Living with a primary immunodeficiency disease can be life changing. In this section, we look at ways that you can take care of your body (or your loved one’s) in order to reduce the chances of infection and increase general health.
A balanced and healthy diet, with the daily recommended amounts of fruits, vegetables, fibre, protein and calcium should be maintained
There is no scientific evidence that any product will boost the immune system or make it stronger. Extreme caution should be used when considering taking any of these products. Some of these supplements can be harmful or interact adversely with prescription medicines the individual is already taking. The healthcare provider’s opinion should always be sought before taking any of these products. Sometimes the provider will recommend vitamins, electrolyte supplementation or probiotics for certain patients but remember that supplements are no substitute for a healthy, balanced diet.
One of the most important things for primary immunodeficiency patients is good hygiene. A good hand washing routine should be established. Hands should be washed with soap and water for 30 seconds, the following times during the day: before and after meals, after using the toilet, after coughing, sneezing or blowing one’s nose, upon returning home, and any time that a risk of germs is present.
Purell or other gel-based hand sanitizers can be used in situations where soap and water is not readily available.
A common sense approach to infection prevention is generally the best policy to follow. Individuals with a primary immunodeficiency should avoid exposure to people who have signs of an obvious infection, like people who are coughing, have a fever or have vomiting and/or diarrhea. During periods of influenza outbreaks, it might be wise to avoid crowded areas such as shopping centers and movie theatres. Many PI patients people have questions about flying or other travel. When in doubt, ask the immunologist or primary healthcare provider for advice.
Getting an adequate amount of sleep is an essential requirement for good health. Most scientists recommend a consistent number of hours of sleep per night and consistent bed times and waking times, as well. While “sleeping in” on a Saturday may seem like a special treat, it may not be the best thing to do to insure good health. Erratic sleep patterns have been shown to have negative effects on the immune system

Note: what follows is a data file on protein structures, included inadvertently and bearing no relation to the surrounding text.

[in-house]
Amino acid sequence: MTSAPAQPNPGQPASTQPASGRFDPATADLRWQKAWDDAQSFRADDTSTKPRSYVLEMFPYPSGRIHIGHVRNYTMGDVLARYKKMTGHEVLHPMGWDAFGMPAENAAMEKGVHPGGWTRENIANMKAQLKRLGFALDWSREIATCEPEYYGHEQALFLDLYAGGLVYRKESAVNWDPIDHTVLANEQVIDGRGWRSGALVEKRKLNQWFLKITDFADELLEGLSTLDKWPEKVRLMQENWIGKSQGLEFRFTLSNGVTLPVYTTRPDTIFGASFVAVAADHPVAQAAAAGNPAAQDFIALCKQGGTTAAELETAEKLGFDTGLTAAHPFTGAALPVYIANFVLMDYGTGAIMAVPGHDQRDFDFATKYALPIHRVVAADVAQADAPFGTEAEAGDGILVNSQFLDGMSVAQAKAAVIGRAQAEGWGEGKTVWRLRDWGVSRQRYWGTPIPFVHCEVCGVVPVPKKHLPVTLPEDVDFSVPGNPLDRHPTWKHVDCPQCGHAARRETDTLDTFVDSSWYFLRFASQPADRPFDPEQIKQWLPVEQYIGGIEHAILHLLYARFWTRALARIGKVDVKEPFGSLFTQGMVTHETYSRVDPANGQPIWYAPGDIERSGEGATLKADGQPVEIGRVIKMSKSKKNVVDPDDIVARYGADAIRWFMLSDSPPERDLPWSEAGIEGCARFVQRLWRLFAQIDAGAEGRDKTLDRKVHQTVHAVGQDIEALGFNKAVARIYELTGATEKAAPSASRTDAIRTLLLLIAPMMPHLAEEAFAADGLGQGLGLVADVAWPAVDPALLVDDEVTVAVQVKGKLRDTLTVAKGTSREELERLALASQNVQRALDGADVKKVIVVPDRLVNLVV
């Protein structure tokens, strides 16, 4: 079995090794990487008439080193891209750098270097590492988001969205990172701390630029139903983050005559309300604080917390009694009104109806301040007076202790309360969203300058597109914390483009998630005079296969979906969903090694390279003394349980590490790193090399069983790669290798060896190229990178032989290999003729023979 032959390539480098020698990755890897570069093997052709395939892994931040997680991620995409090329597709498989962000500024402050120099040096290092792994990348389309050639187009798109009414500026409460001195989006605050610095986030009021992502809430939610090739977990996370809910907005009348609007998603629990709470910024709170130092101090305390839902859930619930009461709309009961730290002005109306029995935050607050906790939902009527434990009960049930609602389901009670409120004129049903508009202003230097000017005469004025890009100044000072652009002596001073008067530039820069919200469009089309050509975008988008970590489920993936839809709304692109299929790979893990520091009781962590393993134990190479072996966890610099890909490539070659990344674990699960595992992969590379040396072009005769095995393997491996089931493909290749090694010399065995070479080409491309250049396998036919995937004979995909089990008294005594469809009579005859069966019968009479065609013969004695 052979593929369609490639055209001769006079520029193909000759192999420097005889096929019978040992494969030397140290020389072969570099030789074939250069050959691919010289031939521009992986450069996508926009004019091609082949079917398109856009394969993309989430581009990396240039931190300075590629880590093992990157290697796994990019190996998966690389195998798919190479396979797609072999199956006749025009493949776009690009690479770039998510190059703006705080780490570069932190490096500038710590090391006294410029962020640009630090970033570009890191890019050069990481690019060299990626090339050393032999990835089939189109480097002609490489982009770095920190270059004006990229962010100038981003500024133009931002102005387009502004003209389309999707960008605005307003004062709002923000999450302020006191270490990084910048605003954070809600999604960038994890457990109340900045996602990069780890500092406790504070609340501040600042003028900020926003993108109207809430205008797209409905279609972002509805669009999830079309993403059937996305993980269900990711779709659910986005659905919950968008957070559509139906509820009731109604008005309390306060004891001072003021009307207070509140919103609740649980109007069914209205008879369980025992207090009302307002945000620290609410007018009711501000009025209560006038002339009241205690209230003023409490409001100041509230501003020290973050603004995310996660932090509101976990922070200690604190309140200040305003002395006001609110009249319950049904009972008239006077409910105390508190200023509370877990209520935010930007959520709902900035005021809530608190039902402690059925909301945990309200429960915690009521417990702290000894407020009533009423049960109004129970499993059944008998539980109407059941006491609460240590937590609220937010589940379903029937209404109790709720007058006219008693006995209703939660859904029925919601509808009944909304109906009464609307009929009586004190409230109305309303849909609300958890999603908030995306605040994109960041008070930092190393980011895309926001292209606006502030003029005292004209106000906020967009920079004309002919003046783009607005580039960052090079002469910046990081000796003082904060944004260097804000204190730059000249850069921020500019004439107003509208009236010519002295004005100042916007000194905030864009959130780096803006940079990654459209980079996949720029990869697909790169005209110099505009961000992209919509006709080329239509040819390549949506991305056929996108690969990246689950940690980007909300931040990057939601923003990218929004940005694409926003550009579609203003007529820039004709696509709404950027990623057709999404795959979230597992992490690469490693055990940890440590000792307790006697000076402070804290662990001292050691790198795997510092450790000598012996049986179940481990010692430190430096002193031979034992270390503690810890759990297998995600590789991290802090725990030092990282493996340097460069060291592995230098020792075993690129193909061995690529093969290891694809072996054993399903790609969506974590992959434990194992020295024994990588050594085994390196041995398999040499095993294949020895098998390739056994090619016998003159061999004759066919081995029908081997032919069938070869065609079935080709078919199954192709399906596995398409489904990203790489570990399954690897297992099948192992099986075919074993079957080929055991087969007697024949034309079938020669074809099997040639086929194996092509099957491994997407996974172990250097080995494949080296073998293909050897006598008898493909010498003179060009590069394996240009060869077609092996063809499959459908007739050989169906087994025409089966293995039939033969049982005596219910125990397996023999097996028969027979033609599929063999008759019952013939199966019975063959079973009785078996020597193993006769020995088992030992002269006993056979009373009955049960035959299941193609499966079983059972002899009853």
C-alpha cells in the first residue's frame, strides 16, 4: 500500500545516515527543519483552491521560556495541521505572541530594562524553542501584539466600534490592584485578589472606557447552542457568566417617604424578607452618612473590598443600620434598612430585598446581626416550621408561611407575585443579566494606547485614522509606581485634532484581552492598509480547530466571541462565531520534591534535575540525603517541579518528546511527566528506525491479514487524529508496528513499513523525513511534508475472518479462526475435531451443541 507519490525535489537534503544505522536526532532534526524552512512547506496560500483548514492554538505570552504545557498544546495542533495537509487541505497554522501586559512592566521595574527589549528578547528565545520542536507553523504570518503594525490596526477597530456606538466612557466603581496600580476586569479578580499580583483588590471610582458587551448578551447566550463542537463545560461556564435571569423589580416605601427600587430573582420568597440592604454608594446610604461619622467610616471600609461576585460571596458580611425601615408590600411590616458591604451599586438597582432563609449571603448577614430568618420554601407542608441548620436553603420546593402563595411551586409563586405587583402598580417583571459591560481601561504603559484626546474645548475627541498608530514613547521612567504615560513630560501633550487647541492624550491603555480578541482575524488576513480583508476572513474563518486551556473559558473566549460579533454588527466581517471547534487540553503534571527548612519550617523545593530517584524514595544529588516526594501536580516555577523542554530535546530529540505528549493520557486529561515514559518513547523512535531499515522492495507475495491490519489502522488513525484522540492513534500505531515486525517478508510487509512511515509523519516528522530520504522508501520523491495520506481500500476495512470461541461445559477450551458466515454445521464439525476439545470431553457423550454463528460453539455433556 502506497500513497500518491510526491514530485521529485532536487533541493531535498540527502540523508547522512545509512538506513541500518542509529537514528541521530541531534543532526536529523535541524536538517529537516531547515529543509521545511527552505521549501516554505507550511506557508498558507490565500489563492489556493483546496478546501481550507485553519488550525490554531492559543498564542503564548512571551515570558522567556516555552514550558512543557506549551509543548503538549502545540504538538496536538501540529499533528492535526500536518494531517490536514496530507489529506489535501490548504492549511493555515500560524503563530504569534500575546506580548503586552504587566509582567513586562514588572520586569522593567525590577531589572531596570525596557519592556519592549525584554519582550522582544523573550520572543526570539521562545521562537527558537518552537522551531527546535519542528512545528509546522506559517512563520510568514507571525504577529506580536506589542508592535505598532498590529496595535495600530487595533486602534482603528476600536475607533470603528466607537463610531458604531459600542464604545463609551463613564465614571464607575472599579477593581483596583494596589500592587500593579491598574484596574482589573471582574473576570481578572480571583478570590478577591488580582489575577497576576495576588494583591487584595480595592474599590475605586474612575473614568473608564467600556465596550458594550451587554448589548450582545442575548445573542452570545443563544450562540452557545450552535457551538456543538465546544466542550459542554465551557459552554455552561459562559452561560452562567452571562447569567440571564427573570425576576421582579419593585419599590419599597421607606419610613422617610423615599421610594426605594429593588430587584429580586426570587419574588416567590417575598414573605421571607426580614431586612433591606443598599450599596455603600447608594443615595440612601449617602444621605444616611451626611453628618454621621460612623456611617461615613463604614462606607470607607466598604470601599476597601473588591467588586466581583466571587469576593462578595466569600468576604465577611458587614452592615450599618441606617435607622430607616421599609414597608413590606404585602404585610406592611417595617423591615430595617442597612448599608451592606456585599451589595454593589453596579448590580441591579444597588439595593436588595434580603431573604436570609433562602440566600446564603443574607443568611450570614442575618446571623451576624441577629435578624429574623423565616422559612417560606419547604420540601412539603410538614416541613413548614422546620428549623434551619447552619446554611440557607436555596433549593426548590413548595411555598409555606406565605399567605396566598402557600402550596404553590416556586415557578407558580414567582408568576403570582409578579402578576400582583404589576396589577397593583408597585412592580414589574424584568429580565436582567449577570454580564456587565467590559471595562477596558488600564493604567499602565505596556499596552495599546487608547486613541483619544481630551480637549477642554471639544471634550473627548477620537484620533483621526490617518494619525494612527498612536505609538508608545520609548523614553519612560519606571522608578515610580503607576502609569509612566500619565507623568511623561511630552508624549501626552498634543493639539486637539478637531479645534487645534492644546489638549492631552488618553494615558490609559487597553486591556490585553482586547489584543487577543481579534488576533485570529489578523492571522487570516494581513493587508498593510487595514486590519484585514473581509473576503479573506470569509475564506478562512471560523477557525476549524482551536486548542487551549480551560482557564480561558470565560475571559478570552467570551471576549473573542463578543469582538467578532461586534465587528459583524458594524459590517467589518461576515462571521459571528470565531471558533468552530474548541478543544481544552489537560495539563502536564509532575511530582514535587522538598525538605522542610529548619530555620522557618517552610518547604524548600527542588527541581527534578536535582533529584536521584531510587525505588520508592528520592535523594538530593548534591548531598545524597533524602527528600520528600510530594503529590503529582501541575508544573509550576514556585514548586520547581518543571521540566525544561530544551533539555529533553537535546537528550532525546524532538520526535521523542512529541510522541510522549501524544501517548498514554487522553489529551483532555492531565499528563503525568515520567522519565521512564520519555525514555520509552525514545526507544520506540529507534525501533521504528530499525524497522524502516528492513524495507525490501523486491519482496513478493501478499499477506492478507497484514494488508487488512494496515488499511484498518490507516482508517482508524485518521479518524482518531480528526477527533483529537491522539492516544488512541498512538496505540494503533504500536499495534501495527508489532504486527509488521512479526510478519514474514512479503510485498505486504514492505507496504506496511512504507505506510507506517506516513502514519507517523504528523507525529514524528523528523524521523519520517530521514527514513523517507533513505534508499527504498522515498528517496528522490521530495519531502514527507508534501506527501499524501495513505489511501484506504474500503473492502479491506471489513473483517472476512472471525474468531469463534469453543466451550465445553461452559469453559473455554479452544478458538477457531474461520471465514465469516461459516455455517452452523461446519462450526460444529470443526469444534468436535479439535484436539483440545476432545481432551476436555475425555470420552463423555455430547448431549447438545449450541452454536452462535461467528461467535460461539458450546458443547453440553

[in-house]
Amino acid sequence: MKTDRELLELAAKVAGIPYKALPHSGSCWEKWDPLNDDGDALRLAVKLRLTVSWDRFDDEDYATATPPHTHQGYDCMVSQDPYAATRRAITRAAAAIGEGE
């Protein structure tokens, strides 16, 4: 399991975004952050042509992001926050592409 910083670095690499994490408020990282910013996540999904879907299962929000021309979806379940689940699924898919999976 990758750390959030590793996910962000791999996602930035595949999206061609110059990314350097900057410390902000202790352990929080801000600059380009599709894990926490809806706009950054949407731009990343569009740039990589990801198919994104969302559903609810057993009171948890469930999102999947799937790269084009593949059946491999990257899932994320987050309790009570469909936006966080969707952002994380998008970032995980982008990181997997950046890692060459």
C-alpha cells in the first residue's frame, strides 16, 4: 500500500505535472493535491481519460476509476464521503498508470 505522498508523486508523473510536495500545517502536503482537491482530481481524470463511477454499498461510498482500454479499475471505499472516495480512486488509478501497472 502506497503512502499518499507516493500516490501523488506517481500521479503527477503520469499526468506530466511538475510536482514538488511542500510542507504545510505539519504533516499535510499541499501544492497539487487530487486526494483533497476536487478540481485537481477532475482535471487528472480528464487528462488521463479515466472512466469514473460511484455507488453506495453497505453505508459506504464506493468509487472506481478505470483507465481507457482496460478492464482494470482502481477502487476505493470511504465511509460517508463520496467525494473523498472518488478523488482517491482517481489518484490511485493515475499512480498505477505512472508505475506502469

Since vaccines for chicken pox, measles, mumps, smallpox, rubella, rotavirus, BCG, yellow fever, oral polio and the influenza nasal spray are live attenuated vaccines, individuals with primary immunodeficiency diseases could potentially contract infections if they receive these immunizations. In practice, infants with Severe Combined Immune Deficiency (SCID) are at greatest risk and it is the general recommendation that others with defects in adaptive immunity also avoid receiving any live agent vaccines. Since some of these live vaccine viruses (oral polio, rotavirus) can be found in the some body fluids and stools for up to two weeks following vaccination, it may be necessary to limit contact between any recently immunized individual and infants with SCID until the period of viral shedding has passed. For children and adults with PI who are receiving immunoglobulin (Ig) replacement treatment, the infused antibodies should give them adequate protection from any secondary spread of vaccine virus.
We recommend that all members of a family, including the patient, should keep their immunizations up-to-date. This is particularly important for readily communicable diseases like influenza with many different strains circulating that change from year to year. This is because some patients with a PI may respond and benefit directly from the influenza vaccine. Even if they do not, there is little down side to receiving the killed vaccine. Family members who are able to respond to a vaccine will be protected. Even if the PI patient does not respond to the immunization, they will benefit from having everyone else in the home protected from infection and thus not susceptible to bringing the virus home with them. This is particularly important if there are other school-aged children in the home. We want to create a “protective cocoon” of immunized persons surrounding the PI patients so that they have less chance of being exposed to a potentially serious infection like influenza
Due to the nature of primary immunodeficiency diseases, patients are likely to experience illness more often. When ill:
The notion that people get sick more often when they are under increased stress is supported by scientific data. Chronic illness, itself, is known to be a major life stressor. Some studies suggest that stress negatively affects the functioning of the immune system. There are also scientific studies that suggest reducing stress can improve immune function. Many stress reducers are easy to incorporate into one’s daily life. These include massage therapy, biofeedback, meditation and hobbies. The importance of physical activity and adequate sleep in helping to reduce stress has already been discussed.
If you find that you are unable to deal with the stresses in your life, you should absolutely discuss these concerns with your primary care provider. They can assist you or refer you to someone who can help you to minimize and effectively deal with stress. You should never feel that there is nothing that can be done for the stress that you feel is overwhelming and keeps you from living and enjoying your life.
* Reproduced with thanks to our friends at the Immune Deficiency Foundation.